It is very inconvenient that the US dollar has stopped rising and the Australian dollar has stopped falling.
February so far has seen a turnaround in each of them, so that the Australian dollar index is back up to where it was six months ago and the US dollar index is now unchanged over one and two years, despite some volatility within each year.
The sustained US dollar bull market in response to the improving American economy and the tightening of monetary policy has simply not happened as expected.
The result is an Aussie dollar stuck at 90 cents with unemployment at 6 per cent. And with the Federal Treasurer Joe Hockey apparently working on the traditional tough first budget (while it can still be blamed on the previous government), the Reserve Bank “stands virtually alone in being able to provide policy support for the economy”, as Stephen Walters of JP Morgan wrote last week.
US unemployment is now 6.6 per cent and falling fast. With no change in interest rates, tighter fiscal policy and an exchange rate stuck in the '90s, Australia’s unemployment rate will be higher than America’s by year-end.
It’s a rich irony, by the way, that a big part of the reason the 2014 forecast budget deficit has blown out to 3 per cent from the 1.9 per cent estimated just before the 2013 election – putting more pressure on monetary policy – is that the Government gave the Reserve Bank $8.8 billion for some reason.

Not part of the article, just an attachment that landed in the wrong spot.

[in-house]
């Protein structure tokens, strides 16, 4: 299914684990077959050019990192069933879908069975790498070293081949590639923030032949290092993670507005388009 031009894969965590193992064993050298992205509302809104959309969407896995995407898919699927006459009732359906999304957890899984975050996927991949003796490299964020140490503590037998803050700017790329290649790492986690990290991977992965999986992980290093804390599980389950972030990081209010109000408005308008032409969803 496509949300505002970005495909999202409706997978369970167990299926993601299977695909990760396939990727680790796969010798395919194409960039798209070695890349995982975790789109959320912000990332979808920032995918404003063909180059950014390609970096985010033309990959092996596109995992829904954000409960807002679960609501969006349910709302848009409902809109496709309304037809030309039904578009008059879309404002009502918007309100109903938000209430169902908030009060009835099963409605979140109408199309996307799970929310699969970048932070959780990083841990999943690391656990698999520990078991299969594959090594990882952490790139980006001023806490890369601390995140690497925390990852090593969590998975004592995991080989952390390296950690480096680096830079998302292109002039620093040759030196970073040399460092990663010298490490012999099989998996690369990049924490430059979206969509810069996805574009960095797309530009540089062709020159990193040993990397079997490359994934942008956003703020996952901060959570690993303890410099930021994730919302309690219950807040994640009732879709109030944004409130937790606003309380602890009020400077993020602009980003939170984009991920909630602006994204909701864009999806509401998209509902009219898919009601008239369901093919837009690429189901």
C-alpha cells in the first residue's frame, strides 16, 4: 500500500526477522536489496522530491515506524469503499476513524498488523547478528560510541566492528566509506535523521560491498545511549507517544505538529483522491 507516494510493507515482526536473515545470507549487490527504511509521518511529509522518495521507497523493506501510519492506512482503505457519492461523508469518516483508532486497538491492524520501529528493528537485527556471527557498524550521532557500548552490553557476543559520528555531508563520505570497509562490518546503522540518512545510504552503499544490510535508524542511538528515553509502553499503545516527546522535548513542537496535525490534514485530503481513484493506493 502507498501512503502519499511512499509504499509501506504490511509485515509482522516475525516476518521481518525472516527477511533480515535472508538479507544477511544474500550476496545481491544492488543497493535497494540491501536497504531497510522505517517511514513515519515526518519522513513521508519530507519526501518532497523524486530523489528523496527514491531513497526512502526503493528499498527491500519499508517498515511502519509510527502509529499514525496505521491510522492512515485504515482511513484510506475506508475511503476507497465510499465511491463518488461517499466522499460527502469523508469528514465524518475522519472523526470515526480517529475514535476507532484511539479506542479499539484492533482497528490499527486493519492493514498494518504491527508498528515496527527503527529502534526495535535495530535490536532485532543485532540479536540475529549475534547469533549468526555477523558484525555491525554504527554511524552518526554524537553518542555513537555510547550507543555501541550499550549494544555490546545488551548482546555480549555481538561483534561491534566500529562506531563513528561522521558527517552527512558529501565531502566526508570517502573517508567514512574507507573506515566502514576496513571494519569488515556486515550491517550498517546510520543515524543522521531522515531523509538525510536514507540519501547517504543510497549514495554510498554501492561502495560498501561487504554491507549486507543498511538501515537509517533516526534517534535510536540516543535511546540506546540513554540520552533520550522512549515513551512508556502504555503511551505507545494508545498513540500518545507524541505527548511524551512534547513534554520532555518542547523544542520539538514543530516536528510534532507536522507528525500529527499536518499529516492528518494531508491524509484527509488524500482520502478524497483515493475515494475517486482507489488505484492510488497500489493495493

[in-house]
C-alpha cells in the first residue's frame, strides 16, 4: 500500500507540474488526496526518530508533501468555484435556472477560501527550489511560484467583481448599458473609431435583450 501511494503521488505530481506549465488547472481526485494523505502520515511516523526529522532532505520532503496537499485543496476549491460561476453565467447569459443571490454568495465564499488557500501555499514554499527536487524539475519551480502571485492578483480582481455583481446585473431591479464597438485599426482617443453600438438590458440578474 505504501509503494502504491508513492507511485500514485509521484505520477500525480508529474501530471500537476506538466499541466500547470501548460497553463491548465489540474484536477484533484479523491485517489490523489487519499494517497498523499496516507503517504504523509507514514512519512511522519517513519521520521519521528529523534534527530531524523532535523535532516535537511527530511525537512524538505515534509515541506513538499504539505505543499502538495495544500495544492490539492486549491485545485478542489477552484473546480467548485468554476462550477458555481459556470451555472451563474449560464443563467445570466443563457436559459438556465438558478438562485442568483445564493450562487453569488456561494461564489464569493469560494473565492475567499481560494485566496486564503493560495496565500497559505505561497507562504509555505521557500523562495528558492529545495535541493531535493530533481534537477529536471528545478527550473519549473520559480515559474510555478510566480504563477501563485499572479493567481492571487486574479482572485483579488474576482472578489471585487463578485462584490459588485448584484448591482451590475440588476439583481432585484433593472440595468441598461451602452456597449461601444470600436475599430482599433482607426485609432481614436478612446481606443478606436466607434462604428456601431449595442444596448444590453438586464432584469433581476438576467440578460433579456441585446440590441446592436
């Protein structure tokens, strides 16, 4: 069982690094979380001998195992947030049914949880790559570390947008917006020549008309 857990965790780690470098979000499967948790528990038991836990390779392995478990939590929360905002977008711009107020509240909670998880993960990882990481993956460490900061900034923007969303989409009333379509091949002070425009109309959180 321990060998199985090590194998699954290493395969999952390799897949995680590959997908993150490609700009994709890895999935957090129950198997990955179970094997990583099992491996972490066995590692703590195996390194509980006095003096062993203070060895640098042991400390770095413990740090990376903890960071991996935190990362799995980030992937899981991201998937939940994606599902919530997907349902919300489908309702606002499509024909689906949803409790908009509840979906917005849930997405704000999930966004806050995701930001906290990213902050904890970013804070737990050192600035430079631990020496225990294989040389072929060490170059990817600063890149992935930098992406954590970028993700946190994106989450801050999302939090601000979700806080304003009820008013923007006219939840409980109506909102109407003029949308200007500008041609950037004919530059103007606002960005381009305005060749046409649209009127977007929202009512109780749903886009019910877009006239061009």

That was the main reason behind a $12.4 billion increase in 2014 cash payments between the Pre-election Economic and Fiscal Outlook in August and the Mid-Year Economic and Fiscal Outlook in December; the rest were the Coalition’s election promises.
The fact that Joe Hockey is going to crunch government expenditure to reverse the deficit increase he caused while he can still blame Labor for it – and therefore maintain our position as one of only 10 countries with a AAA credit rating from all three ratings agencies – is an important part of the reason the Australian dollar remains strong.
Not that I’m suggesting the treasurer should let the deficit get worse to target a lower credit rating, but there is no doubt that Australia’s triple-triple A puts upward pressure on the dollar by attracting portfolio capital from funds with a AAA mandate.
That’s especially so with the US still only rated AA by Standard & Poor’s.
Fiscal austerity and interest rates on hold mean that to get the currency down to support manufacturing and agricultural industries and reduce unemployment Australia needs a rise in the US dollar.
That seemed to be happening between November and January when the Aussie dollar depreciated 8.5 per cent but that has stopped in February as slightly weaker-than-expected economic data have raised questions about the course of US monetary policy under Janet Yellen.
So more and more manufacturers and farmers will be pleading for government assistance.
Meanwhile Prime Minister Tony Abbott has abandoned the hard hats and fluorescent vests of factory visits for the Akubras and blue shirts of farm visits. That spells trouble for manufacturers: they’re OUT, farmers are IN.